Texas football isn’t what it used to be. And fans are starting to realize.
In the past five years, home football attendance has declined 11 percent. Texas averaged more than 100,000 fans per game in 2011, but Darrell K Royal-Texas Memorial Stadium now attracts closer to 89,000 per game. Texas Athletics measures attendance as the number of tickets it sells — when factoring in no-shows, turnouts are likely even smaller.
“Attendance is an area of focus for all collegiate programs,” Steve Hank, chief revenue officer of intercollegiate athletics, said. “As based on data from the completion of the 2014 season, overall attendance has declined for six consecutive years. The good news is that, based on surveys conducted at the end of last season and one that is in progress now, we’ve made great strides in the atmosphere and overall gameday experience.”
Students for Texas Athletics, a liaison between the athletics department and student body, offers input to the department. The organization also focuses on increasing student attendance.
“Any decrease in student attendance should be a student issue first,” Andrew Bramlett, liaison vice president and Plan II and business sophomore, said. “That’s something that we should try to take ownership of. I think a lot of it has to do with students deciding that they want to be there to support the team.”
Still, the 2015 decline was steepest — a 5 percent drop from 2014. Reports say rising ticket prices are a leading factor. Former athletic director Steve Patterson increased season ticket prices by an average of 6 percent after 2014. Roughly 10,000 fans did not renew their season tickets. Additionally, Patterson limited faculty and staff benefits. This season’s faculty and staff ticket pass — the “FAST” pass — only provides tickets on a standby basis the day before each game.
“Pricing is the first thing that alienated a lot of people,” graduate program administrator Phillip Guerrero said. “The biggest argument I had against the new faculty and staff pricing scheme was the fact that you pay $199, but you’re not guaranteed at all that you will have tickets. So had the football team been doing very well, and every game was sold out, I would have never gotten seats to a football game.”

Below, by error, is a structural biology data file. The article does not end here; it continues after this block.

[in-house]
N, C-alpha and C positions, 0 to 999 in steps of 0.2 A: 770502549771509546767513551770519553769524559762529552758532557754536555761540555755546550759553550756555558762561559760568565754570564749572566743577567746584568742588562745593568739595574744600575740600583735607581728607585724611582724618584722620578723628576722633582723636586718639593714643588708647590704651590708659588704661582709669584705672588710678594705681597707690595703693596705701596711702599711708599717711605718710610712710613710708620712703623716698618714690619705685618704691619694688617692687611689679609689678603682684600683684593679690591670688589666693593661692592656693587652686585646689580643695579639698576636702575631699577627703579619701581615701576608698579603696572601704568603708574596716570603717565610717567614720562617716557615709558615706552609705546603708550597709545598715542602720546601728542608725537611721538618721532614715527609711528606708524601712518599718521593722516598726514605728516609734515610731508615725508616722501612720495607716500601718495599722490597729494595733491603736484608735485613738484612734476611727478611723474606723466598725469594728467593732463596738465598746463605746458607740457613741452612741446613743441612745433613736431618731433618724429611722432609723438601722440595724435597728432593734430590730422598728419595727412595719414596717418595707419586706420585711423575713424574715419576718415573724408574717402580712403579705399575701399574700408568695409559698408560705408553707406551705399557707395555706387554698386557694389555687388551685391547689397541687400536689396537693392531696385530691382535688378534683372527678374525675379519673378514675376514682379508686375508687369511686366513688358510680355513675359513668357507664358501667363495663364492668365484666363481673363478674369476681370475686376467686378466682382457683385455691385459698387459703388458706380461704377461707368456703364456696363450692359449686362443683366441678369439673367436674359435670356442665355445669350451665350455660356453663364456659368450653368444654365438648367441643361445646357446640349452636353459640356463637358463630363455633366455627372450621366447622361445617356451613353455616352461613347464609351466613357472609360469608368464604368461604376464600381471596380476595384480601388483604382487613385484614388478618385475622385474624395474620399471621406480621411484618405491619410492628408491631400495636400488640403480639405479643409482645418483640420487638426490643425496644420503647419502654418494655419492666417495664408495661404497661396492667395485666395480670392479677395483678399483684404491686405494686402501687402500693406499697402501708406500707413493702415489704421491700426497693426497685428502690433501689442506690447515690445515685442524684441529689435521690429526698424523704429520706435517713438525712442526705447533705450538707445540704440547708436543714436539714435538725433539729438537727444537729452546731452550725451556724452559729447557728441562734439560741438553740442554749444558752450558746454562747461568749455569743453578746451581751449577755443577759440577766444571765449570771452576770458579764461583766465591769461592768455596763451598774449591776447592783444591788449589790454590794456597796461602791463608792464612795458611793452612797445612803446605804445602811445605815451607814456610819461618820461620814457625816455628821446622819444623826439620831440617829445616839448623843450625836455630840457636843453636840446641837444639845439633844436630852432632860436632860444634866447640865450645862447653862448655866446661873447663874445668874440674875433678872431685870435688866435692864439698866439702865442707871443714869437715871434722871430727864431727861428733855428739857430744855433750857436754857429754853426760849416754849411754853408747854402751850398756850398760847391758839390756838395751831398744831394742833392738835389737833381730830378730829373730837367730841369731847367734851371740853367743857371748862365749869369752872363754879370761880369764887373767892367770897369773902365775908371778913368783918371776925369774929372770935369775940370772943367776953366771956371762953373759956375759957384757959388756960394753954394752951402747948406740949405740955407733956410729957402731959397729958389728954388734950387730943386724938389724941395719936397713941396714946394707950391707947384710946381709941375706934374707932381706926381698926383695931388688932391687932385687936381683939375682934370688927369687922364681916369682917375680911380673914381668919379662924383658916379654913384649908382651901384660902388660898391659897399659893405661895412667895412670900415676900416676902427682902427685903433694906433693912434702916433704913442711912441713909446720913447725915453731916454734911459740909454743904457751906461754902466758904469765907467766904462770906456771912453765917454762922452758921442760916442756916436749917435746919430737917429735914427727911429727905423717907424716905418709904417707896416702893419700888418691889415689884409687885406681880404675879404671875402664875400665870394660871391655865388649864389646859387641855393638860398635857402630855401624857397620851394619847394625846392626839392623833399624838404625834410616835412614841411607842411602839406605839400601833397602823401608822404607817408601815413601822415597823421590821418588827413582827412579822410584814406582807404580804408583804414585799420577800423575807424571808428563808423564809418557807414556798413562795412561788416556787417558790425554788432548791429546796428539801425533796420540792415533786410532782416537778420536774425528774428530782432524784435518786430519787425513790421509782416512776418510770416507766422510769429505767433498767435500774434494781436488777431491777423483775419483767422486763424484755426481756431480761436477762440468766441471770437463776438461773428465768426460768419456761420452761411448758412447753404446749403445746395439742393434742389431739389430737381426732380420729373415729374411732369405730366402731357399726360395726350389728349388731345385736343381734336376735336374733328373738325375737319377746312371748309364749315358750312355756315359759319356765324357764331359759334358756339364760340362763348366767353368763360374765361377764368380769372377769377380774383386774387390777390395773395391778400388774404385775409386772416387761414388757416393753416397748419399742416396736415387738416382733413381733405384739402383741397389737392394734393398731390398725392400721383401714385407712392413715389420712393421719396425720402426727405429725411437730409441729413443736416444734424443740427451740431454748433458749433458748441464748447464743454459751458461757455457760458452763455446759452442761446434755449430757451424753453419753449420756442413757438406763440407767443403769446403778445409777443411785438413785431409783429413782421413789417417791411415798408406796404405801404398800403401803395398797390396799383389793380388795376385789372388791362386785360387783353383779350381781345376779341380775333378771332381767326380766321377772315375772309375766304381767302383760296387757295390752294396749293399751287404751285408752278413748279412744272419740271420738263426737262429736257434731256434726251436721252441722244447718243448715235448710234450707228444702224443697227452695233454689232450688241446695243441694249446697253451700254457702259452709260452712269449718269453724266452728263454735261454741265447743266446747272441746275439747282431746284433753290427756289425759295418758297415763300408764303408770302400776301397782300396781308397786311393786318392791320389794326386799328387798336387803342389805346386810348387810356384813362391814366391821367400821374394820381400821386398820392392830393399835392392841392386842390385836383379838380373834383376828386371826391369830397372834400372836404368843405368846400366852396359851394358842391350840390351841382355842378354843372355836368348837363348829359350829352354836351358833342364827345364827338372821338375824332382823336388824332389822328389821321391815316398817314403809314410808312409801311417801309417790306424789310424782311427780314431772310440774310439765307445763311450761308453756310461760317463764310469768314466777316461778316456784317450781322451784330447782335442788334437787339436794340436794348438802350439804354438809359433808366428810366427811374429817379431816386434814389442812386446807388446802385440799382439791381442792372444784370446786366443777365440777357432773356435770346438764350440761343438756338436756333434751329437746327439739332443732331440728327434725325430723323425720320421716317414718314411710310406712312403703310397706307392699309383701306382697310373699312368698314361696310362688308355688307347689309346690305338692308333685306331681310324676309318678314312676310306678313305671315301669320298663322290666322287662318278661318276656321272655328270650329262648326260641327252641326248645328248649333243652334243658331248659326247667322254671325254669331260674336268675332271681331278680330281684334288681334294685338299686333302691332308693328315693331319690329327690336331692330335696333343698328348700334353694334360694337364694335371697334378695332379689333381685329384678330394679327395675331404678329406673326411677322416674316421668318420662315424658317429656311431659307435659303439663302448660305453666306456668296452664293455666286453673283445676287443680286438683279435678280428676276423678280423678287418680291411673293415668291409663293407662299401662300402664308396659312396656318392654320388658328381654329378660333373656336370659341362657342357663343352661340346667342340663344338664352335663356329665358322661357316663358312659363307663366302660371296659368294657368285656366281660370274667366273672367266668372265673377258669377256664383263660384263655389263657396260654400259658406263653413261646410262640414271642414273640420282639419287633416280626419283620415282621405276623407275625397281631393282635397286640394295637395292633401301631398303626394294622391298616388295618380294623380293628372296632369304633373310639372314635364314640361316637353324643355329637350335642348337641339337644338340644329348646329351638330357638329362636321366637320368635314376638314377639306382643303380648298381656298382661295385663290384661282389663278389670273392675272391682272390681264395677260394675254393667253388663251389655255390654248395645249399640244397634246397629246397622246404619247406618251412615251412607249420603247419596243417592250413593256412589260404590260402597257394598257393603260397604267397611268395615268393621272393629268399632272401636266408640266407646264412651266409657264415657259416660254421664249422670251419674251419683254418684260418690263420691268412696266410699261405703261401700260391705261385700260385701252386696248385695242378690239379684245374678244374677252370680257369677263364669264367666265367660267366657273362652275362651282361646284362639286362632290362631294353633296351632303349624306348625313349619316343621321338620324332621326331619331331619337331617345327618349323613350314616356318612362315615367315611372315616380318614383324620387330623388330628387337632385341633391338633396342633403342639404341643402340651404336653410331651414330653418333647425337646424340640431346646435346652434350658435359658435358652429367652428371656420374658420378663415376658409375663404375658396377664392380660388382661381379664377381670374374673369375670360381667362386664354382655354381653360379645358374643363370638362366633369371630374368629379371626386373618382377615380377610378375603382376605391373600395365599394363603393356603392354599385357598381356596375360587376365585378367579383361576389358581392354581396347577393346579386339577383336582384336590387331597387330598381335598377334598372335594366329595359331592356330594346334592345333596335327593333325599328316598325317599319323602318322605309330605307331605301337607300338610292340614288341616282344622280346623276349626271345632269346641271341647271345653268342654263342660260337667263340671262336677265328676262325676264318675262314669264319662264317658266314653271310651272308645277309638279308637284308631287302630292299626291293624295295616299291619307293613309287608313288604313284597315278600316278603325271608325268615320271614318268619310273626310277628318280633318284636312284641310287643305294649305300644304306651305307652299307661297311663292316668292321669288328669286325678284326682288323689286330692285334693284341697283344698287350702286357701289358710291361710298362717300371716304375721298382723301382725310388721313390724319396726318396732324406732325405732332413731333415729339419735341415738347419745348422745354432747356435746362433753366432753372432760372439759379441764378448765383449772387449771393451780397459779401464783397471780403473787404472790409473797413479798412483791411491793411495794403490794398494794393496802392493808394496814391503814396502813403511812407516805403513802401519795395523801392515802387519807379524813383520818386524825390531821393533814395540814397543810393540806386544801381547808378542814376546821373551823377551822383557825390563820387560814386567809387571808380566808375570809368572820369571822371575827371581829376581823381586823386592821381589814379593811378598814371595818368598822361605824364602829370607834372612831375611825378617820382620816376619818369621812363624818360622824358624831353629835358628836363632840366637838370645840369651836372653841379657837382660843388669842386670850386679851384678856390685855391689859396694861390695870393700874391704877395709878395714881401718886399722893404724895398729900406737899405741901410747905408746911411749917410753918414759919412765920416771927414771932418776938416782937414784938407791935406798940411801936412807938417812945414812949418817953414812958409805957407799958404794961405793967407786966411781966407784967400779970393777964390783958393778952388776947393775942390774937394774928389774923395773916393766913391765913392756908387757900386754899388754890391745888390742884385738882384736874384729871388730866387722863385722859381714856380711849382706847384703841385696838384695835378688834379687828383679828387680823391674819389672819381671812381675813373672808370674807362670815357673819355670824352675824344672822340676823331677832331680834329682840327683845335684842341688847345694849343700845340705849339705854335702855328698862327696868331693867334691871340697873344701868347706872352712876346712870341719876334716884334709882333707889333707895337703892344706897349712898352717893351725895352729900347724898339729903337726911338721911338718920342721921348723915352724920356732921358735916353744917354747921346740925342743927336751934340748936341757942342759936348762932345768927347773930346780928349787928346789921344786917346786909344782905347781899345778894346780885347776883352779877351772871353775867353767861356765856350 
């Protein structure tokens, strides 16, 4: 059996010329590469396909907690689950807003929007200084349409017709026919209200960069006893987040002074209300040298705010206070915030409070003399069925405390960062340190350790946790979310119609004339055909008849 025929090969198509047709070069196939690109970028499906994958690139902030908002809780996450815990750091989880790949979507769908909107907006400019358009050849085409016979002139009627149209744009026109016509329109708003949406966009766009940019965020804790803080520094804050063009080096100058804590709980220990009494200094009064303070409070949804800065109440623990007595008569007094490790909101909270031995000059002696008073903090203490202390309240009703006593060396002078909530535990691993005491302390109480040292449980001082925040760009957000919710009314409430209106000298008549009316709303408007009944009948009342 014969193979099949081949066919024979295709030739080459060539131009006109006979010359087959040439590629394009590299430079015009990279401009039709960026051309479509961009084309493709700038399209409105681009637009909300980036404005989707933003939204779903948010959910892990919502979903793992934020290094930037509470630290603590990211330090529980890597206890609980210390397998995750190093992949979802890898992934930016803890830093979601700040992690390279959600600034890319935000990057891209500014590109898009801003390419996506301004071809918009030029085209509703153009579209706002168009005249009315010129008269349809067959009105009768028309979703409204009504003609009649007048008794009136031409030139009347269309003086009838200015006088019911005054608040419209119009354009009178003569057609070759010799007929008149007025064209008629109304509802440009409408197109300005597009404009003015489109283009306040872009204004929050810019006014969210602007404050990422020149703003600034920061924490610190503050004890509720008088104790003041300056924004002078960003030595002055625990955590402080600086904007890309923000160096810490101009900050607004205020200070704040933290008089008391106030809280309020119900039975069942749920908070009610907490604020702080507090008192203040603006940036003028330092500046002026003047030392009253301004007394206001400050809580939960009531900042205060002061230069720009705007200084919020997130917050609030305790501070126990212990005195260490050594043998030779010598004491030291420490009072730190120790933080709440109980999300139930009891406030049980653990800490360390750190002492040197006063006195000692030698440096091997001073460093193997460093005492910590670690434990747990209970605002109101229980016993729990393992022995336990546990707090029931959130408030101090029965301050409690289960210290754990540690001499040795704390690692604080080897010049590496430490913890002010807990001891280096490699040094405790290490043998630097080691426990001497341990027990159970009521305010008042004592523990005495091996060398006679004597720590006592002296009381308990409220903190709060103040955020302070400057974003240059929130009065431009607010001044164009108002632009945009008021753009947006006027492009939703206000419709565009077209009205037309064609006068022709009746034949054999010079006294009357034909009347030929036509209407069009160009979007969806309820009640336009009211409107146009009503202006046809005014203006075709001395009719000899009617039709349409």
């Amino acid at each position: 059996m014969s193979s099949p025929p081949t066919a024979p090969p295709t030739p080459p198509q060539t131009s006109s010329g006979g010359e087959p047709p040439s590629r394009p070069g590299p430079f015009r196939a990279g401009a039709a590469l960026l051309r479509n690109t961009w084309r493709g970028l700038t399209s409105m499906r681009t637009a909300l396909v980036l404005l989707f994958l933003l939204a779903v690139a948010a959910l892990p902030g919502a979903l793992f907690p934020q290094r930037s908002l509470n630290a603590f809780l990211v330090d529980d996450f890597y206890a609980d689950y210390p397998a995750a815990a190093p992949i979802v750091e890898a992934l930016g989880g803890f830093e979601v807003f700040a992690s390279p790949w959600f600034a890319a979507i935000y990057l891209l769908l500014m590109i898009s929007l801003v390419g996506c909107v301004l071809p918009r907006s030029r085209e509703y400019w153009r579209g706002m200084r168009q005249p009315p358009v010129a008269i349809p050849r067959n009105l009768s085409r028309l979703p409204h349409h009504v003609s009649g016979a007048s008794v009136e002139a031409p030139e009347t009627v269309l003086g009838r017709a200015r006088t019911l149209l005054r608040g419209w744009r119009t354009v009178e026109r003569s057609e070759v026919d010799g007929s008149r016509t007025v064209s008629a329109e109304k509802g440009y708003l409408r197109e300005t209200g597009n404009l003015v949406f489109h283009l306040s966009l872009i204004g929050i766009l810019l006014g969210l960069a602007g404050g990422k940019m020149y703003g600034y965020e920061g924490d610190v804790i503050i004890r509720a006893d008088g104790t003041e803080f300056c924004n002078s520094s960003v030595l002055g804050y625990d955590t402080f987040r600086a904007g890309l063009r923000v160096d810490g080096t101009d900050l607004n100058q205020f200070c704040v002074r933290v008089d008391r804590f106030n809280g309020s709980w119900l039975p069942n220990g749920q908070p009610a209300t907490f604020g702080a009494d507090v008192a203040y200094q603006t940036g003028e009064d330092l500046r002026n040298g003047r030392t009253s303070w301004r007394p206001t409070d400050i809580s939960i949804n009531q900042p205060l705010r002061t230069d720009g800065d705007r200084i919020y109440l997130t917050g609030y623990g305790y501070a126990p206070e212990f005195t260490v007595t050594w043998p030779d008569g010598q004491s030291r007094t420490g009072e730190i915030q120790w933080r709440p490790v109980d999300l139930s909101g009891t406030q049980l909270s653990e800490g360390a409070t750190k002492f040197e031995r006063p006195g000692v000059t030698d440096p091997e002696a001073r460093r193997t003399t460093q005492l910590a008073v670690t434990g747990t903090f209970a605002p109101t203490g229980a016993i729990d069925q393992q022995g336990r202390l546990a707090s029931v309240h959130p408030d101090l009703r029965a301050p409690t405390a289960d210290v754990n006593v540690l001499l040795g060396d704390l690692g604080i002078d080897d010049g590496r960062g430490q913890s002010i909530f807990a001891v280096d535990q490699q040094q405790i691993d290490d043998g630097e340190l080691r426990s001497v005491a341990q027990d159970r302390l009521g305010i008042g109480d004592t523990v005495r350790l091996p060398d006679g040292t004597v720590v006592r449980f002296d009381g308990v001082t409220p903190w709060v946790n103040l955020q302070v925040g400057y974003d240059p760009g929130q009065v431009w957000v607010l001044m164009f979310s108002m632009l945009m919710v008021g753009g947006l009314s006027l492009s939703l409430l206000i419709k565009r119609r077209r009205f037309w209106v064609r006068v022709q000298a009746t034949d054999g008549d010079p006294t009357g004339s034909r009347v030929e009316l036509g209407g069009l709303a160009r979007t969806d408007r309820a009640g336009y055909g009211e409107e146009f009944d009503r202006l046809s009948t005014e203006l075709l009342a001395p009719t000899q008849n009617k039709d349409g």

Still, Hank said athletics considers fans a priority.
“Our relationship with all of our constituents — fans, students, donors, faculty, staff and our coaches and student athletes — is always the primary focus of the athletics department,” Hank said. “That philosophy will continue moving forward.”
Data indicates performance could also affect attendance. Although Texas is averaging 20 more yards and 4 more points per game than it did in 2014, the Longhorns have entered 80 percent of this season’s games with a sub-.500 record. Last year, the Longhorns kicked off at home with a losing record only twice.
In higher-scoring years, the stadium consistently surpassed its 100,119-seat capacity. From 2011 to 2013, the Longhorns averaged 416 yards and 31 points per game. In Charlie Strong’s first two years, those numbers dropped to roughly 350 yards and 23 points per game. Crowd size now rarely hits 92,000.
But Texas’ record and ranking correlate more closely with attendance than offense does. Texas posted a 25-14 record from 2011 to 2013 and consistently ranked within the top 25. More recently, Strong’s team was ranked briefly in 2014 before losing to BYU. The team has not cracked the top 25 since.
Even so, Hank said athletics anticipates strong attendance in 2016. Home opponents will include Notre Dame, TCU and Baylor.
“While the on-field results are certainly not where any of us would like them to be, we are confident the future is bright for Texas football,” Hank said. “We’ve seen the emergence of a number of great young players throughout this season. … We are looking forward to a great year.”
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